The road has been long, winding, and potholed for USG Corp. (USG), a leading manufacturer and distributor of residential and commercial materials (best known for its ubiquitous Sheetrock wall-siding brand).
In July 2001, the company declared Chapter 11 bankruptcy to manage intractable asbestos litigation costs.
In the prior eight years, USG had been named in more than 250,000 asbestos-related personal injury claims and had paid more than $450 million (before insurance) to resolve asbestos-related litigation.
Five years later, in Feb. 2006, USG announced a reorganization to emerge from Chapter 11. Under the court-approved plan, all present and future asbestos personal injury claims against the company have been permanently channeled to an independent personal injury trust that is responsible for administering and paying claims.
As part of the plan, USG's bank lenders, bondholders, and trade suppliers would be paid in full with interest. Stockholders would retain ownership of the company. To fund the trust, USG will use accumulated cash, new long-term debt, and a $1.8 billion rights offering.
In the recently completed offering, existing USG stockowners received rights to buy new USG stock at $40 per share. The offering was backstopped by Berkshire Hathaway Inc. (BRK.A), meaning Berkshire Hathaway was responsible for purchasing any unbought shares, which it did to the tune of 6.97 million shares (raising its stake to 17.3% of shares outstanding).
Today, litigation is behind USG, and its stock trades around $46, a 44% discount to its rights-adjusted high of $80 set back in April.
What happened? Now that litigation woes are in the rearview mirror, investors are looking ahead to economic reality: USG's business is cyclical. Its fortunes are tethered to the level of new commercial and home construction (which have been terrible), re-sales and home improvements (which have slowed), and raw-material costs (which have ballooned).
However, USG is demonstrating some chutzpah in this tough environment. It recently reported second-quarter profits of $176 million, or $1.97 a share, compared with $110 million, or $1.24 a share, in 2005. What's more, sales rose 22 percent to $1.57 billion, a new record.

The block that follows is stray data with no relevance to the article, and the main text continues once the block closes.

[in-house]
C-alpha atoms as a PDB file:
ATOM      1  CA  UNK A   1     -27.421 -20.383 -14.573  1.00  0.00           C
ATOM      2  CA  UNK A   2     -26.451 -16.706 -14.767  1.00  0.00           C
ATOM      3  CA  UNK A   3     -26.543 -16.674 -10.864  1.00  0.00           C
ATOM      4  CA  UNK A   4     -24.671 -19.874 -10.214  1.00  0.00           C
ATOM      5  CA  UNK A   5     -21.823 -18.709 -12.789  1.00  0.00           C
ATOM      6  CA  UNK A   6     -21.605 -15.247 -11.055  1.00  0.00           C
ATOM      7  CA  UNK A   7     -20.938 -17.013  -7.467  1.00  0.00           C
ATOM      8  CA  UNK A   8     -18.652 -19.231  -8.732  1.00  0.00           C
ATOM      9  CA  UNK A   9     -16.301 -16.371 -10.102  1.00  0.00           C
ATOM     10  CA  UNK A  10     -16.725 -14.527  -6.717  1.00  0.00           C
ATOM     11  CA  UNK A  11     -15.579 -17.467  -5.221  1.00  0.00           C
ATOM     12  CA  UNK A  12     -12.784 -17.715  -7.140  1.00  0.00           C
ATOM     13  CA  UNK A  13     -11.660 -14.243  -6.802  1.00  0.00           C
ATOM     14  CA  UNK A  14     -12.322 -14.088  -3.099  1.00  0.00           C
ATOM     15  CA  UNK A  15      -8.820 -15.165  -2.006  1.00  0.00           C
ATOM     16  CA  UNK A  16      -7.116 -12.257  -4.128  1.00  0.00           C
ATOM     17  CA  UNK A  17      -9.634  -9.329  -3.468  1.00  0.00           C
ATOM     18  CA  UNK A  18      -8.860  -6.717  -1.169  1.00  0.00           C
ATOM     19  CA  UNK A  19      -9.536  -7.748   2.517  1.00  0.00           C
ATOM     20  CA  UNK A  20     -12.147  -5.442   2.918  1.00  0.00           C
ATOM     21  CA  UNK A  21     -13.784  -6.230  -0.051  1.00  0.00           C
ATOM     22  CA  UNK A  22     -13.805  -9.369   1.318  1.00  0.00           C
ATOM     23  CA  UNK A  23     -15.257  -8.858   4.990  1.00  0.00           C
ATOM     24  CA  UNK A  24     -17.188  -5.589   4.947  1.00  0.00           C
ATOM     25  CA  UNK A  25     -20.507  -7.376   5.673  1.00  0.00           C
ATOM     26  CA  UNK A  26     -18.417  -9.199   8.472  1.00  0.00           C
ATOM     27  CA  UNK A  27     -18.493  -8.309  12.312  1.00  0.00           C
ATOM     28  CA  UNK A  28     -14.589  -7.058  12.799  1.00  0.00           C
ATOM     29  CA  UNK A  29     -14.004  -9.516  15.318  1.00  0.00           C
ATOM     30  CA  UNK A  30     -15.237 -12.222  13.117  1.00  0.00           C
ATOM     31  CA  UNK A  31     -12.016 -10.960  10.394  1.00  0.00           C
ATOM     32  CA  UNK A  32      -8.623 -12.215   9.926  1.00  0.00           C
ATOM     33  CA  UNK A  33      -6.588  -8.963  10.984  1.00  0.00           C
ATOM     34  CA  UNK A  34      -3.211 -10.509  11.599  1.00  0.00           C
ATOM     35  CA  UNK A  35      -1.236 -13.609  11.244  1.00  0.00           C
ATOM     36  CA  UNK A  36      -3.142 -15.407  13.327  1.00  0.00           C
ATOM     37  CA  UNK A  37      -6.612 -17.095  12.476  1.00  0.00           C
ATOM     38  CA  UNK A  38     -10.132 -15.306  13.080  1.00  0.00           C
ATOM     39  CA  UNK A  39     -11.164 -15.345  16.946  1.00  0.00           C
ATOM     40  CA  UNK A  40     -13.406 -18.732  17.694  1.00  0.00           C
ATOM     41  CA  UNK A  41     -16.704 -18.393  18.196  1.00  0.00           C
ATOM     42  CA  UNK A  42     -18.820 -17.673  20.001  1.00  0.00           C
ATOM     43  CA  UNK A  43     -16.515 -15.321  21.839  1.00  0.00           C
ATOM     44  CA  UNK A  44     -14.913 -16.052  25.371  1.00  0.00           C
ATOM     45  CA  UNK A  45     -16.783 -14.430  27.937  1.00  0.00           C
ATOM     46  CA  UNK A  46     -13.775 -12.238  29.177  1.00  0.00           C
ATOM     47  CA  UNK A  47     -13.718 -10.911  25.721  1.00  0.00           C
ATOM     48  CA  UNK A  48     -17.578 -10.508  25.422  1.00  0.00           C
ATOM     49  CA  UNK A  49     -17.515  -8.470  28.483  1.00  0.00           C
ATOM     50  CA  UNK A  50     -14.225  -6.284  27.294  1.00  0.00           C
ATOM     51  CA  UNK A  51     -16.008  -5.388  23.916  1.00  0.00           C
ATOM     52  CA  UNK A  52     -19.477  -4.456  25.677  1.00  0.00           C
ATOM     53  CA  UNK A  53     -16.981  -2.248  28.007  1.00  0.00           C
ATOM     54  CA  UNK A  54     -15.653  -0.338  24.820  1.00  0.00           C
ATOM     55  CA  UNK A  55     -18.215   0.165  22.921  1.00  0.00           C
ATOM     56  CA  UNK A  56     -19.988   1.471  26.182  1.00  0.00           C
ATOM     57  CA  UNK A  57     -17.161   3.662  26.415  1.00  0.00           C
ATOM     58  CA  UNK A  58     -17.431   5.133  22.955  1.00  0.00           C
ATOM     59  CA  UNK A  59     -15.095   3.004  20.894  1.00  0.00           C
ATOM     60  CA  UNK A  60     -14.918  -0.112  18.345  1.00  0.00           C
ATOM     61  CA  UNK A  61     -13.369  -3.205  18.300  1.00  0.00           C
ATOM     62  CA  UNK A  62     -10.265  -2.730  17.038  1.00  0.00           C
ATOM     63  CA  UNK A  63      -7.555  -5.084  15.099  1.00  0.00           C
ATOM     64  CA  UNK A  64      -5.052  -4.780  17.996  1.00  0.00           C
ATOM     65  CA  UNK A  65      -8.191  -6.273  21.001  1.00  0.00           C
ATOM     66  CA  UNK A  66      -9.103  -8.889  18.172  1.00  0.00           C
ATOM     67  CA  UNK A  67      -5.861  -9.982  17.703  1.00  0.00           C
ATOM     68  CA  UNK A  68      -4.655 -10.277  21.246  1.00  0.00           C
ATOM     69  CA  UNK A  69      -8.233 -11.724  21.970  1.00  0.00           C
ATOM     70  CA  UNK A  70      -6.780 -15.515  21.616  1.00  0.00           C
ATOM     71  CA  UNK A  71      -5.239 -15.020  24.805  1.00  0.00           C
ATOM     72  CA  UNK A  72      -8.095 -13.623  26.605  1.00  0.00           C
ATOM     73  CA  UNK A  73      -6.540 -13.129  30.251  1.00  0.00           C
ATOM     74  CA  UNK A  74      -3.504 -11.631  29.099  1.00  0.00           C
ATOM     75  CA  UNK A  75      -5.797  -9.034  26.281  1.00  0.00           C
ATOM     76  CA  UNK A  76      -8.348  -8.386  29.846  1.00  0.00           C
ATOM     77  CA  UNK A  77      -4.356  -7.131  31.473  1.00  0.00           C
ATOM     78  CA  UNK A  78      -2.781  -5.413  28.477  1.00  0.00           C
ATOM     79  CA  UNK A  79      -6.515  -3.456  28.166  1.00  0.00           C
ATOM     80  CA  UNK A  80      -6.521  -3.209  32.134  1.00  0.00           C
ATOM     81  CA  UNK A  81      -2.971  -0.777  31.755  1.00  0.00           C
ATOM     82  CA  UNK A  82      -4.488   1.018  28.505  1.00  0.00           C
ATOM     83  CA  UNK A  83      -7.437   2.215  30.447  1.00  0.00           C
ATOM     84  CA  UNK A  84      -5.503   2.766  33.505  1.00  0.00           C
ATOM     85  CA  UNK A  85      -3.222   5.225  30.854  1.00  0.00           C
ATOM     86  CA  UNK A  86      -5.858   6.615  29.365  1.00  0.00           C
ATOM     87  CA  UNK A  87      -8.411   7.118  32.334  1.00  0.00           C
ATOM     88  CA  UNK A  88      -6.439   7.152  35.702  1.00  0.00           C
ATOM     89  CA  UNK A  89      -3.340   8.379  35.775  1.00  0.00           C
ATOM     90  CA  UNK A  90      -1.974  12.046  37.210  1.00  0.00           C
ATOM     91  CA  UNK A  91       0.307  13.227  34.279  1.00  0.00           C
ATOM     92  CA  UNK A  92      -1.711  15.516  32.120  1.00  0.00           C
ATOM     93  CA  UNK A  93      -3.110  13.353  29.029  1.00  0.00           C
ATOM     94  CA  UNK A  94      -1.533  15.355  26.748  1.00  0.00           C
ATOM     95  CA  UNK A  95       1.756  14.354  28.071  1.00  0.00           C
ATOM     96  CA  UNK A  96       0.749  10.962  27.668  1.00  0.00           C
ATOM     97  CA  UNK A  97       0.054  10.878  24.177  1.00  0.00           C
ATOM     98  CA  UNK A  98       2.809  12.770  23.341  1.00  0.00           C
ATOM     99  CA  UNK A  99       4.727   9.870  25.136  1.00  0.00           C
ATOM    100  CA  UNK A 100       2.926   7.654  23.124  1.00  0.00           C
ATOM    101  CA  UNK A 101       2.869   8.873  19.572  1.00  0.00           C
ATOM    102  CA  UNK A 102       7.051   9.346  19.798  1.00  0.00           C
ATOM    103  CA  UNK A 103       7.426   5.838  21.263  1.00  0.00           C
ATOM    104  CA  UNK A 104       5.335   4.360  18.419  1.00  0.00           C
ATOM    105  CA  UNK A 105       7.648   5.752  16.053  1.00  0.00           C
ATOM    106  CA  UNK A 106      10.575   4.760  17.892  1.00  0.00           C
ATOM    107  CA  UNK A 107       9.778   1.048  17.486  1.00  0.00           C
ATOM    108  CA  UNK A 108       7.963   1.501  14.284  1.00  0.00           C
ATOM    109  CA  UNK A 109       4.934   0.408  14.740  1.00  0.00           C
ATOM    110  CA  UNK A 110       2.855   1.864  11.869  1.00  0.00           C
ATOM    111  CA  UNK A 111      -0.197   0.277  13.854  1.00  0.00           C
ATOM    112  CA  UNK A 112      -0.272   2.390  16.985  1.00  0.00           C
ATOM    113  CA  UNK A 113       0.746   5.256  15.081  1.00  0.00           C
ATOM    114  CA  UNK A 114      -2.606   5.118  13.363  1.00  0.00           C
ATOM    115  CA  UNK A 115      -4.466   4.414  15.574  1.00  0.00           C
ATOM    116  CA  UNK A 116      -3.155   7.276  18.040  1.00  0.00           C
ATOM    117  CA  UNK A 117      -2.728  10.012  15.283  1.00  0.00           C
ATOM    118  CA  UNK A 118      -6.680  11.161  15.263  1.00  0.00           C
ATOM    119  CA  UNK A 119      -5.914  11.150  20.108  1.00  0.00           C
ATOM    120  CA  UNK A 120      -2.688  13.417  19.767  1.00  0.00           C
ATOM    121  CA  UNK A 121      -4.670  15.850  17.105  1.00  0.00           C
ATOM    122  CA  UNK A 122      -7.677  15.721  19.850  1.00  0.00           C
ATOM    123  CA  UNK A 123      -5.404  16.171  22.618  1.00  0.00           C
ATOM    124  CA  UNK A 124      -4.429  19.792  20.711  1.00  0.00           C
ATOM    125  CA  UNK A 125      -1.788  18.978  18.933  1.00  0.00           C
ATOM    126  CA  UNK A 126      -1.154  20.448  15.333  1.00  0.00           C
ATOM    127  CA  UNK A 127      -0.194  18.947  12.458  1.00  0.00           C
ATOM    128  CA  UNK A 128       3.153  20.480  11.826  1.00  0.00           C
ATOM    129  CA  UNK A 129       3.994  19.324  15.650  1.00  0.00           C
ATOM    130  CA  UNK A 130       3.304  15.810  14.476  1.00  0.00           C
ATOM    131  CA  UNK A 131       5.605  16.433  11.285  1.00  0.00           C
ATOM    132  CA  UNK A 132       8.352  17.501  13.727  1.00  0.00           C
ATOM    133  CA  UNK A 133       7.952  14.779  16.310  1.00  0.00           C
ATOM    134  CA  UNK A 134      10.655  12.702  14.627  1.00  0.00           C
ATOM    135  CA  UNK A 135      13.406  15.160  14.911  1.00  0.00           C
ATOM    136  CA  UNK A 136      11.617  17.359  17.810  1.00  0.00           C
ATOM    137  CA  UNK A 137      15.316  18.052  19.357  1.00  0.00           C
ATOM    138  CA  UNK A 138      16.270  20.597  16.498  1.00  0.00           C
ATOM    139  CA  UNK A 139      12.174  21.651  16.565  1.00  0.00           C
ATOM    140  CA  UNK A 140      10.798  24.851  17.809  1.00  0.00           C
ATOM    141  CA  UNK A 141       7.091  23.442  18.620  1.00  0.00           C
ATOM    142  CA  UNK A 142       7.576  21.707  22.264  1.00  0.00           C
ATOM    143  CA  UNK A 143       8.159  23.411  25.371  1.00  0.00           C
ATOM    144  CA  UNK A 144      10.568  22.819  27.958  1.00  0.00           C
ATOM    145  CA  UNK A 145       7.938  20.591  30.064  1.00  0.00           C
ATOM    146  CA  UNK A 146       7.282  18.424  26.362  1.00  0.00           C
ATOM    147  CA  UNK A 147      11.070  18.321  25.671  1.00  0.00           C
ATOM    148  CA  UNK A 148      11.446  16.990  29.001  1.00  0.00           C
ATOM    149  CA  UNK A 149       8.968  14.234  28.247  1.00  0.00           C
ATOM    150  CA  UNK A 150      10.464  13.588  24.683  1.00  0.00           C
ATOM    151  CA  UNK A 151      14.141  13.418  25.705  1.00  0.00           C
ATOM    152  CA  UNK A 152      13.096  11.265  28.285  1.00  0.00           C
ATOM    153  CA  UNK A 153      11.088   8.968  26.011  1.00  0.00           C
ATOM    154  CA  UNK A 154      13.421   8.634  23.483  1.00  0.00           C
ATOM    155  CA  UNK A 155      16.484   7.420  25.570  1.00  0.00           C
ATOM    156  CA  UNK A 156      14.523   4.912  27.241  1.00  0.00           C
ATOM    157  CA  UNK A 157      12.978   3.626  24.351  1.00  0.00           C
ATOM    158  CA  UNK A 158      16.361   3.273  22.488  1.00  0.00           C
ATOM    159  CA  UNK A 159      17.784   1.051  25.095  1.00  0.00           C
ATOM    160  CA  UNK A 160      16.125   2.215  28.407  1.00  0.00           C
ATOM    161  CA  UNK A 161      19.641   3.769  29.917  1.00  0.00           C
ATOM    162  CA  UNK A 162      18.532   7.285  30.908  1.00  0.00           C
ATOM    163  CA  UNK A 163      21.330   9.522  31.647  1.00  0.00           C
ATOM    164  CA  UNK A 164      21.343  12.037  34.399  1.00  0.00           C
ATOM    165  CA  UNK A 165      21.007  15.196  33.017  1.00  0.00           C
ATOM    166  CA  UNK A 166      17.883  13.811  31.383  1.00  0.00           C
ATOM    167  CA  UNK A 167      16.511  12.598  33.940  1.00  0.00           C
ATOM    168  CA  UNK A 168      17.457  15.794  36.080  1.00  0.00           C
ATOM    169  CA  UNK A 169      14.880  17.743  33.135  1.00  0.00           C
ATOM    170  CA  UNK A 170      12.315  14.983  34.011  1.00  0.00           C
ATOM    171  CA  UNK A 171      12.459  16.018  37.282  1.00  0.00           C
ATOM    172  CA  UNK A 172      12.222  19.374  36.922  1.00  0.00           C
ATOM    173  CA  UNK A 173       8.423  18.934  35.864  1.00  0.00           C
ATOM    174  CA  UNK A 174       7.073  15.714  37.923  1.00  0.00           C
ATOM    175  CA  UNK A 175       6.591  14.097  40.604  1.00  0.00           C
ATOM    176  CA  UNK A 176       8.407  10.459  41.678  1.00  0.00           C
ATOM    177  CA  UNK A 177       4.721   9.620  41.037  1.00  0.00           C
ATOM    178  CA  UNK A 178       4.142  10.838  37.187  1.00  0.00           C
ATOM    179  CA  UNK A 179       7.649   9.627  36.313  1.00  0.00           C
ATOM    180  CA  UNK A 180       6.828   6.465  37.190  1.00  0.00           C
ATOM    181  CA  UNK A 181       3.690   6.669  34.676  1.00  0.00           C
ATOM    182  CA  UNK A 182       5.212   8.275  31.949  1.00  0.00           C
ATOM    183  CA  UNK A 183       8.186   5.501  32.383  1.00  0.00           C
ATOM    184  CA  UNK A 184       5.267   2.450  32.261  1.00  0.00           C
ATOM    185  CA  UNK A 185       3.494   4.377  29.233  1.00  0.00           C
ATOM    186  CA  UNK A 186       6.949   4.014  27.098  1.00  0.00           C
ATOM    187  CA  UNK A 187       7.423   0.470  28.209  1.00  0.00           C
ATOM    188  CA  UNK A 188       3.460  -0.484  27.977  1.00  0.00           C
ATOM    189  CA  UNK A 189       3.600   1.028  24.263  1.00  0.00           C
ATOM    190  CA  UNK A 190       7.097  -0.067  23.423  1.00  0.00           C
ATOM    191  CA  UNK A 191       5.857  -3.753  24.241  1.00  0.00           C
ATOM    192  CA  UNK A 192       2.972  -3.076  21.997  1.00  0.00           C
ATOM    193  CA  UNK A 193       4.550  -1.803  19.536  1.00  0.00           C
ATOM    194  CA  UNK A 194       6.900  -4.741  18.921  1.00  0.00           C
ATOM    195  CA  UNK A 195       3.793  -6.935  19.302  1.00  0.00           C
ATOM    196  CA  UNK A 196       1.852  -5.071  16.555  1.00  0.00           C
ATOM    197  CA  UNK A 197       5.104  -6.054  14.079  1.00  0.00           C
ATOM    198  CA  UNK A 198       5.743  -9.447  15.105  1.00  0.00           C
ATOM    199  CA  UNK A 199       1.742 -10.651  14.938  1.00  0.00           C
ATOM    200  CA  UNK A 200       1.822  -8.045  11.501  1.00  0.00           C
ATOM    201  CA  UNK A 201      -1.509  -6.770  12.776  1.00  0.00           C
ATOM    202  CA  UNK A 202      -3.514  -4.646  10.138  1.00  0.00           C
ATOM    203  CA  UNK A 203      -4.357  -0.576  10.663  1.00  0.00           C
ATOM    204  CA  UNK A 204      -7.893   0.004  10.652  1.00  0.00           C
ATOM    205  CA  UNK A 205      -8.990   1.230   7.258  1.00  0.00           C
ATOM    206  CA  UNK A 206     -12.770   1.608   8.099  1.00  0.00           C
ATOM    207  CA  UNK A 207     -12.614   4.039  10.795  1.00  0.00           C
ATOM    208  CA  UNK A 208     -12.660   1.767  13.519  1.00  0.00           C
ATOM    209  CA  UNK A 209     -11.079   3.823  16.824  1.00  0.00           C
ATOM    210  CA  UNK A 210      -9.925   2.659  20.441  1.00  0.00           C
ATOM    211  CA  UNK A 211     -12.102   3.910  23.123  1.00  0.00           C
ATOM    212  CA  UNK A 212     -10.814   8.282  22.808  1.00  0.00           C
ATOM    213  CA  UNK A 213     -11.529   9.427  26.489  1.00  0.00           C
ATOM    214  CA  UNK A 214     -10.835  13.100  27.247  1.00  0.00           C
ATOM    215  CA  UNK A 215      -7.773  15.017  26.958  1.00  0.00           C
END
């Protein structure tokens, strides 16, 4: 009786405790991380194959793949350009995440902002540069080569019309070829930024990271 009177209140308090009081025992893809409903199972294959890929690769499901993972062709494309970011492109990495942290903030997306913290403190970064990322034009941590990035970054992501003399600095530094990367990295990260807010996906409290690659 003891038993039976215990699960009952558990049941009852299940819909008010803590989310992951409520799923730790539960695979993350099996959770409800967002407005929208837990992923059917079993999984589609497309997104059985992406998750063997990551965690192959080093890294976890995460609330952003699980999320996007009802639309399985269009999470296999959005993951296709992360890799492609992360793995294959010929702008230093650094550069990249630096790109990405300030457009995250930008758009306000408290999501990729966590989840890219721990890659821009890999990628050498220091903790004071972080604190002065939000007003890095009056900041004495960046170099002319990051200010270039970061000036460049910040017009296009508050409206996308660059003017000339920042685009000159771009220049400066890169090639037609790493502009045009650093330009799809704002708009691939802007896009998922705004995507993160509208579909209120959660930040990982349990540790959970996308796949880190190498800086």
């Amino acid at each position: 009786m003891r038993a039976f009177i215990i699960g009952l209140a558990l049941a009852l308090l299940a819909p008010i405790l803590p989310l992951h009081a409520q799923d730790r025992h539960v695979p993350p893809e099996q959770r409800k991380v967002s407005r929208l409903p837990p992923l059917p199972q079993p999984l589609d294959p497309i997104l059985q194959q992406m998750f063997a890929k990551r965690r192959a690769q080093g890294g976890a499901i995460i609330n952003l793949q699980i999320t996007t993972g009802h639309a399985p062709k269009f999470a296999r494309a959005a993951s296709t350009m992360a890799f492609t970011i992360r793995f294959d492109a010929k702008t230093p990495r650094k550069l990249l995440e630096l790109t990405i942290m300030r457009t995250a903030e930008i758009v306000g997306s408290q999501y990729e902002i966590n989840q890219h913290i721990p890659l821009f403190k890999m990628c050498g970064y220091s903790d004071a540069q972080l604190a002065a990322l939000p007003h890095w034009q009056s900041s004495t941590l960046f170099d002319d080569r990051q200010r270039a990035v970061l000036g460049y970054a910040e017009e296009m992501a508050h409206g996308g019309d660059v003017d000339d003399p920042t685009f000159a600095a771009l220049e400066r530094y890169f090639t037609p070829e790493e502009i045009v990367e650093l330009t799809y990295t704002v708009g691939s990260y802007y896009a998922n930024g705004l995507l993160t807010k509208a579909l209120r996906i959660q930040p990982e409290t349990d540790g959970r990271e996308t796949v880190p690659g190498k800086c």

Nevertheless, consensus estimates call for EPS to tumble 46 percent in fiscal year 2007; hence, the similar percentage drop in USG's stock.
Could the price drop be too much? I think so. Focusing on near-term problems obscures long-term investability. And long term, USG looks solid, at least based on a rudimentary net-present-value (NPV) calculation (any Warren Buffett investment begs for NPV).
I'm a conservative investor, so my beginning NPV calculation includes 2006 EPS of $7, a 35 percent annual two-year EPS contraction (I think the next two years could be rough), 4 percent annual EPS growth thereafter, and a 10% discount rate (Why 10%? It's a nice round number, it approaches the long-run return of the S&P 500, and it's a number John D. Rockefeller used in his business dealings).
Given the aforementioned inputs, I calculate a net present value of $48 per share, which admittedly, leaves little margin for error. But if I change the variables slightly to an equally reasonable 30% annual EPS contraction over two years and 5% EPS growth thereafter (to more liberally account for the Buffett factor, eventual industry improvement, management know how, and lack of litigation), I calculate a NPV of $67 per share.
Of course, I could plug in any inputs to make the NPV fit my objective, but USG has precedence on its side. Many companies – Halliburton (HAL), Altria (MO), American Express (AXP), and US Smokeless Tobacco (UST), for example – have proven that once the Damocles Sword of litigation is removed, exemplary shareholder gains follow.